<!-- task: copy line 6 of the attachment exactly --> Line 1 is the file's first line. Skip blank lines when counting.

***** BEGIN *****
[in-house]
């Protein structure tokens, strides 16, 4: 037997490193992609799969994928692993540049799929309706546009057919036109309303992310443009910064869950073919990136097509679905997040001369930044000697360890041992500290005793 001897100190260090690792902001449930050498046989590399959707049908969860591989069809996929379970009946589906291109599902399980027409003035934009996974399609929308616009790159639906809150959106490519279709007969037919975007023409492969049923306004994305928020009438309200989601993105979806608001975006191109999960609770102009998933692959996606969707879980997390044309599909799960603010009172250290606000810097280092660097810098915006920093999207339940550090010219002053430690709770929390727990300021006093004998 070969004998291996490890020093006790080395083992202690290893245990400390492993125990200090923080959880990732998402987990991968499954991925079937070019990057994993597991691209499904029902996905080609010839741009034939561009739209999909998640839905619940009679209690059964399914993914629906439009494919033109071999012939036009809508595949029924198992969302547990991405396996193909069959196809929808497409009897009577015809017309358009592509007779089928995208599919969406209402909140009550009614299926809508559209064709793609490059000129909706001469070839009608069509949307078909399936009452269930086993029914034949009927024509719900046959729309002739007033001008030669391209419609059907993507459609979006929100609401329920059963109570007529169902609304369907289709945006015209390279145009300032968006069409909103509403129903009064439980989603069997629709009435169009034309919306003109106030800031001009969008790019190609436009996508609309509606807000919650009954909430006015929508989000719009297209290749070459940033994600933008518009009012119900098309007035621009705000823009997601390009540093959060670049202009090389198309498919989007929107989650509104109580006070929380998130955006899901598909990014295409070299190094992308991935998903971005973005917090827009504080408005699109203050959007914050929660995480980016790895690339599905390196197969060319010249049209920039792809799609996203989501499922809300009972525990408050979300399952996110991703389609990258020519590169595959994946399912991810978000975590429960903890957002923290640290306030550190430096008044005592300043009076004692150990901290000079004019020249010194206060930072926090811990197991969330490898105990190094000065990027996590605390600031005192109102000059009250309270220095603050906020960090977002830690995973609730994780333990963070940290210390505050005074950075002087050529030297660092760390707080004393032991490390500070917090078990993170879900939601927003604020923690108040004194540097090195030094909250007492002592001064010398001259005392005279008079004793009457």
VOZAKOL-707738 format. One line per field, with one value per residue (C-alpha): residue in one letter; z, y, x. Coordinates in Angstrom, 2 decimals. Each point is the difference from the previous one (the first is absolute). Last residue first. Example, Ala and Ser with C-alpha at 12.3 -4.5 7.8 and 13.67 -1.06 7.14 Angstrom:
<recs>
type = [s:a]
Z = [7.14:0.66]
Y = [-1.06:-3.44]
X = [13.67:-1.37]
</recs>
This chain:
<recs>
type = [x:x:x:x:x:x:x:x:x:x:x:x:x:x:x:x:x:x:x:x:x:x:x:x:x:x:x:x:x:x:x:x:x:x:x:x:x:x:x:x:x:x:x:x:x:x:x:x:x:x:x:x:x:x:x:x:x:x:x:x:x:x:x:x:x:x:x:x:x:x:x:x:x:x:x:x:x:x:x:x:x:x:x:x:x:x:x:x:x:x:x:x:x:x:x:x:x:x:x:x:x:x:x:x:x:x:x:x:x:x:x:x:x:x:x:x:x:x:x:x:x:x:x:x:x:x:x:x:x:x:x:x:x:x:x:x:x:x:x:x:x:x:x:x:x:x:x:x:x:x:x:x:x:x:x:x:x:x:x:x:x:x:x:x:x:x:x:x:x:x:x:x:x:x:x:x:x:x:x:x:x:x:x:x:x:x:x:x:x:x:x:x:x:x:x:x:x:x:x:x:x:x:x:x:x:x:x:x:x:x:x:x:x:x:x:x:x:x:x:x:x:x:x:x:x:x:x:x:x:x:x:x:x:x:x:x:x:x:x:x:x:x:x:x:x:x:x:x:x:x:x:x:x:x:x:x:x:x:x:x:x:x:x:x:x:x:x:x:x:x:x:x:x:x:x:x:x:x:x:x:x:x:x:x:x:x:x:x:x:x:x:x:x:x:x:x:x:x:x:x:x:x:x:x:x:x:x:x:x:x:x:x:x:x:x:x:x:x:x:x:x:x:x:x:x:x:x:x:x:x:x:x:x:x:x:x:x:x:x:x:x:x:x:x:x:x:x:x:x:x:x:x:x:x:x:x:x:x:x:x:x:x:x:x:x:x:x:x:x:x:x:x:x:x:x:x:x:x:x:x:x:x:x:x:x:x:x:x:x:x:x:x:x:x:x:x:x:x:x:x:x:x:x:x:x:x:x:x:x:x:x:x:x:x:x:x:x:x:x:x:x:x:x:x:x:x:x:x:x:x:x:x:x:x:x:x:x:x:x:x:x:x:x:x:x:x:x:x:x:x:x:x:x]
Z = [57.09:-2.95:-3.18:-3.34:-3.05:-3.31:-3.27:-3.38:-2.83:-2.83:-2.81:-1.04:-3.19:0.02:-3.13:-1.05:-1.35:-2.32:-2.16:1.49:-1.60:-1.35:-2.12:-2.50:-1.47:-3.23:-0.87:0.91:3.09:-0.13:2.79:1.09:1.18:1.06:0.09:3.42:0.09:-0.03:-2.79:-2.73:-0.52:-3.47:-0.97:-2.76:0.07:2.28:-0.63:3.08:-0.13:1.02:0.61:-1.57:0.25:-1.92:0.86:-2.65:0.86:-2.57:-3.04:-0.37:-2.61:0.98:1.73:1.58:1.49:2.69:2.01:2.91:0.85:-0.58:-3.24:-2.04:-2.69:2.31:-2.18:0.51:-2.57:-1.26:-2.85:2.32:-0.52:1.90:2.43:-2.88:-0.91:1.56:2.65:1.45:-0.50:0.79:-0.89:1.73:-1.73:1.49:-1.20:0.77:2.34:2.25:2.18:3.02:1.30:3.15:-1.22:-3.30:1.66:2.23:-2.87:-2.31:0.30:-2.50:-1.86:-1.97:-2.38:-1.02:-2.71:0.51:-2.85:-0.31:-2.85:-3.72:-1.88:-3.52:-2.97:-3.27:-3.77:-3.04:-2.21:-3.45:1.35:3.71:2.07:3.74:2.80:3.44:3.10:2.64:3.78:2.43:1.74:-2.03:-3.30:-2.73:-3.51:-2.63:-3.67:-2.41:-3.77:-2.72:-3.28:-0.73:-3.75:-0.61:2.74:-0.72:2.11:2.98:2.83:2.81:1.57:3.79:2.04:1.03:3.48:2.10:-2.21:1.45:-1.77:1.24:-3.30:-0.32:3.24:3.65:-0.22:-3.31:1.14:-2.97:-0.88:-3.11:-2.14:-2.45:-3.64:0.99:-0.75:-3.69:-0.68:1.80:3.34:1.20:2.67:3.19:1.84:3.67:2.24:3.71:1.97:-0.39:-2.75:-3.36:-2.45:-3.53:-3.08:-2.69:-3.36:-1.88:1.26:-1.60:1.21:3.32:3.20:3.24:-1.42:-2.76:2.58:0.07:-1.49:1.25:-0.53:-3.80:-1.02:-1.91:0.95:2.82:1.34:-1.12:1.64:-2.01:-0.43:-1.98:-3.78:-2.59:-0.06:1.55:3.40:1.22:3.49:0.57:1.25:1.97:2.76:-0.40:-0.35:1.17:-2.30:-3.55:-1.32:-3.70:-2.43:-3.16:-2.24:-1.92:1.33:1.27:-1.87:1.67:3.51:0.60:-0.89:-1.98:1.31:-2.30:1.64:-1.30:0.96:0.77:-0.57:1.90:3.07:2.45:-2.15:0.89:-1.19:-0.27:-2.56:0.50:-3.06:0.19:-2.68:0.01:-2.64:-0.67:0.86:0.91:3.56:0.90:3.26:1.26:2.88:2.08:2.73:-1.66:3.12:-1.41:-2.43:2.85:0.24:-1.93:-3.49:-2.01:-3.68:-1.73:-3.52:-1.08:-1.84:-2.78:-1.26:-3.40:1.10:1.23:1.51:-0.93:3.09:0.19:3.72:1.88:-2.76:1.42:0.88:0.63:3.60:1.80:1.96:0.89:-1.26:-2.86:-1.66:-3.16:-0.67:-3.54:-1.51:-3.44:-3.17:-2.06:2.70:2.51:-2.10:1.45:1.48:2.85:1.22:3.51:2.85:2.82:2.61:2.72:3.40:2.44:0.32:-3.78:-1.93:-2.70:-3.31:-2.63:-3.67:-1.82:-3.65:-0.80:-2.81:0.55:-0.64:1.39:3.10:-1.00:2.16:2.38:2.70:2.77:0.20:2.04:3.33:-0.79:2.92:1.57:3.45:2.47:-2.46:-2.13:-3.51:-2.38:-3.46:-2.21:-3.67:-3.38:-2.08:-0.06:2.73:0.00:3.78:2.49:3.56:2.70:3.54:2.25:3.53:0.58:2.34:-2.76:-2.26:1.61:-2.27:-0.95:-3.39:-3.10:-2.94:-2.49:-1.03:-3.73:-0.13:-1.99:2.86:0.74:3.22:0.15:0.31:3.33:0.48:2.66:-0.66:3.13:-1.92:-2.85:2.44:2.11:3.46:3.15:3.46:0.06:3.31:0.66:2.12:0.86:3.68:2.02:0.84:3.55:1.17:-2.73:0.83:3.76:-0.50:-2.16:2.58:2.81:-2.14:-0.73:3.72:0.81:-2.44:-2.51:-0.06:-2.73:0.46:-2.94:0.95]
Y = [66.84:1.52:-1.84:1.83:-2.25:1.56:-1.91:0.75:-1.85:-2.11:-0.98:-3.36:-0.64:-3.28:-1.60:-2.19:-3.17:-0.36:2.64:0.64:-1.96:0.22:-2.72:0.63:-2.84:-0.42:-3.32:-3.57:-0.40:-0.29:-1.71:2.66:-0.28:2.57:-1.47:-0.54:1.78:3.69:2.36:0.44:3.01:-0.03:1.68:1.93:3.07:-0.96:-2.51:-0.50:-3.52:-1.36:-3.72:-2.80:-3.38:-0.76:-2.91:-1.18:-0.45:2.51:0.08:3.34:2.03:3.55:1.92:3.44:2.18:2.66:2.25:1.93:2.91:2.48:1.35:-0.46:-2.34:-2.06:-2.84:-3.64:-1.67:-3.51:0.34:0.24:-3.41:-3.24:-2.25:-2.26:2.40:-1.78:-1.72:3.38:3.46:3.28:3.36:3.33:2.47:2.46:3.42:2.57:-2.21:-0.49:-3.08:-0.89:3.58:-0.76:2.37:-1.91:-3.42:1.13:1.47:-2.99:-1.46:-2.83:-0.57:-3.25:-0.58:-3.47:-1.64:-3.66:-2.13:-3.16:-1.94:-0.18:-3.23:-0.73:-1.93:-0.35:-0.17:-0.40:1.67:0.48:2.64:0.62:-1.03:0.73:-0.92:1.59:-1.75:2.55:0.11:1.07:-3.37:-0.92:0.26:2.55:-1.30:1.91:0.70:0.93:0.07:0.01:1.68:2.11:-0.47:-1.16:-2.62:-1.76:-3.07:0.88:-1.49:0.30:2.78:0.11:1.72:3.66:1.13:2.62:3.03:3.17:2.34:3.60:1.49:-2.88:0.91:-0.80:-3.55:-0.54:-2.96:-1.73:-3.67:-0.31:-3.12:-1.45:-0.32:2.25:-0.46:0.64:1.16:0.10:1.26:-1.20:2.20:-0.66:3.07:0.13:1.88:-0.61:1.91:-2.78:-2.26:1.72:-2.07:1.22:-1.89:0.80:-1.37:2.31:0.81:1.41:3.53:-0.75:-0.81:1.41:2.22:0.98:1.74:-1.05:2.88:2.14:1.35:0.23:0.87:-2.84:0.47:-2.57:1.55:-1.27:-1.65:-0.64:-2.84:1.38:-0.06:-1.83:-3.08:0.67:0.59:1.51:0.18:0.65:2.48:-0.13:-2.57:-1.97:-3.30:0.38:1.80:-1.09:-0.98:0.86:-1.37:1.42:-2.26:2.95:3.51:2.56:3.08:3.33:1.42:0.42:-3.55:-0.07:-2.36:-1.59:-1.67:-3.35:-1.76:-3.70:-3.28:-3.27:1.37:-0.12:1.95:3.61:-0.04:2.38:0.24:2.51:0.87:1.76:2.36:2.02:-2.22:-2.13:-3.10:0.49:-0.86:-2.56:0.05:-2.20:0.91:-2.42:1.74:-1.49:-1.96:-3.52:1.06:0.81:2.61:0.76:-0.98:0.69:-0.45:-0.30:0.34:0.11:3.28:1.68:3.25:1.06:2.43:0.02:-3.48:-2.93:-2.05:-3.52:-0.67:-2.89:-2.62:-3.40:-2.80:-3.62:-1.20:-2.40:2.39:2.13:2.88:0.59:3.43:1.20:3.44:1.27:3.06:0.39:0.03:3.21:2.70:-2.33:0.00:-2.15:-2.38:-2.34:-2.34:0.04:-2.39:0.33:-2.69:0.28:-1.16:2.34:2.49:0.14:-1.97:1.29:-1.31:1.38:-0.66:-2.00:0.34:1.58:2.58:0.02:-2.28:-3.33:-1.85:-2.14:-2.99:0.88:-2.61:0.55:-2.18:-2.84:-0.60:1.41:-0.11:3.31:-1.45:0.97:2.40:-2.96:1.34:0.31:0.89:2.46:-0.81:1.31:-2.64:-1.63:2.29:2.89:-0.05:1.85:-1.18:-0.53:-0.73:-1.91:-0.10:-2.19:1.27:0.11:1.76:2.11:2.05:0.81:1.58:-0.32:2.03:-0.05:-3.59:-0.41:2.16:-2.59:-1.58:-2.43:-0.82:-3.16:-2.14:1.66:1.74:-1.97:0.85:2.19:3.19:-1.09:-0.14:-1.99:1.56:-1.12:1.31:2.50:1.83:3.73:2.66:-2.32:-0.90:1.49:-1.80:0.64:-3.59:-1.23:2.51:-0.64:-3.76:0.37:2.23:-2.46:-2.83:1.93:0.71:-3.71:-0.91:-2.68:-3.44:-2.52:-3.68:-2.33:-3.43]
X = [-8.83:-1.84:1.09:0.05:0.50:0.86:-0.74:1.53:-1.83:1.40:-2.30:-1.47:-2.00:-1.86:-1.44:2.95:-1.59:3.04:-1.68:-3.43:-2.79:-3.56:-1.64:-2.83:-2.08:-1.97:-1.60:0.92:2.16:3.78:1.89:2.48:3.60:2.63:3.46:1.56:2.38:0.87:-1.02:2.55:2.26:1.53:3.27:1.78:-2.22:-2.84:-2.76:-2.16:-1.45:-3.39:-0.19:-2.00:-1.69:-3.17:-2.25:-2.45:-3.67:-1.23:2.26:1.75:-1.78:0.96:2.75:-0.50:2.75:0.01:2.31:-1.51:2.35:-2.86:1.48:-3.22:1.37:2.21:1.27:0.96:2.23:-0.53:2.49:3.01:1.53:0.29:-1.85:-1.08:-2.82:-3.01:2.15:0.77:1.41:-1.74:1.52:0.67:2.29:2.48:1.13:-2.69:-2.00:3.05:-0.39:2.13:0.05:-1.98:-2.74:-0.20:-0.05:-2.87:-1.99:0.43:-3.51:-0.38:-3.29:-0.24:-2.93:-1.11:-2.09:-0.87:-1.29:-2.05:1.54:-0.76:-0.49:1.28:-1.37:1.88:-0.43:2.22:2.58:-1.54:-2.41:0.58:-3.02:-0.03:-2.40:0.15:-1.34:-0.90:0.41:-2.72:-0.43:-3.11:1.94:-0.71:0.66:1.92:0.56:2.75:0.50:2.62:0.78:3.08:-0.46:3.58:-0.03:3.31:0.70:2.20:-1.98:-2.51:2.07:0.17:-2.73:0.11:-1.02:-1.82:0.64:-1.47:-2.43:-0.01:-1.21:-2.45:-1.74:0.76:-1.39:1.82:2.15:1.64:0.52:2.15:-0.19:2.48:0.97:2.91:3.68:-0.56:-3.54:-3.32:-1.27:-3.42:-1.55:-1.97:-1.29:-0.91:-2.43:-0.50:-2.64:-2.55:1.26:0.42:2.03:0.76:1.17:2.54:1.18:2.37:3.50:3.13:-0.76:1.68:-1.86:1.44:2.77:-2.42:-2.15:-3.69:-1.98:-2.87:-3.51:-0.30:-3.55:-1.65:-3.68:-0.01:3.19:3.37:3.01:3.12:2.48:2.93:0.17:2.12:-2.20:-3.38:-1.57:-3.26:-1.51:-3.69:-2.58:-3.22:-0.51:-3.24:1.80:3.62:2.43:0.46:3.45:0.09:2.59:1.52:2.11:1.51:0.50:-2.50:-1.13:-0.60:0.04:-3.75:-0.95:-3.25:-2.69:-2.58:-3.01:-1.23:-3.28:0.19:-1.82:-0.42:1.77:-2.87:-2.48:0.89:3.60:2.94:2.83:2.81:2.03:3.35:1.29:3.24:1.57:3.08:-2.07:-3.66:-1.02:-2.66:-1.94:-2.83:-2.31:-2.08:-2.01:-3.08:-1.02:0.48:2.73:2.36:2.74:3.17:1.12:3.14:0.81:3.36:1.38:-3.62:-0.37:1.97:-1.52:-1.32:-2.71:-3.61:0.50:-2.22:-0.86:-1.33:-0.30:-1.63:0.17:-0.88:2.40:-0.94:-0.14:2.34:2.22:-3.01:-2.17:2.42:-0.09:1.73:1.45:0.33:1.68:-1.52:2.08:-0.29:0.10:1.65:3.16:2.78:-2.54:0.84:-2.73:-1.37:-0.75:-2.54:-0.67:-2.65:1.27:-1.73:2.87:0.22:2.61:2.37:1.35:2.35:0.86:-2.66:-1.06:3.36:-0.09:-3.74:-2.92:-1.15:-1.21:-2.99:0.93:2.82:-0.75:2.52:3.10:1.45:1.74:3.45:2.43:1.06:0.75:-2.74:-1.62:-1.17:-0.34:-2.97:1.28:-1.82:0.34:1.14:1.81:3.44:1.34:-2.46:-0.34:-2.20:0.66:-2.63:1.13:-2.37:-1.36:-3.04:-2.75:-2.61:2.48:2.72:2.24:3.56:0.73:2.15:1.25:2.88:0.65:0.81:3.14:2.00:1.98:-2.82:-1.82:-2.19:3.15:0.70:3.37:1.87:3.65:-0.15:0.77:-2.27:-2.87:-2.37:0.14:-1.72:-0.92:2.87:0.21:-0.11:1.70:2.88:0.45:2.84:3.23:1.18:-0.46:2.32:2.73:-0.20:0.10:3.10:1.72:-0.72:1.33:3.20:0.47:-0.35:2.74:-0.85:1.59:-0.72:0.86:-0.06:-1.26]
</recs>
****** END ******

Z = [7.14:0.66]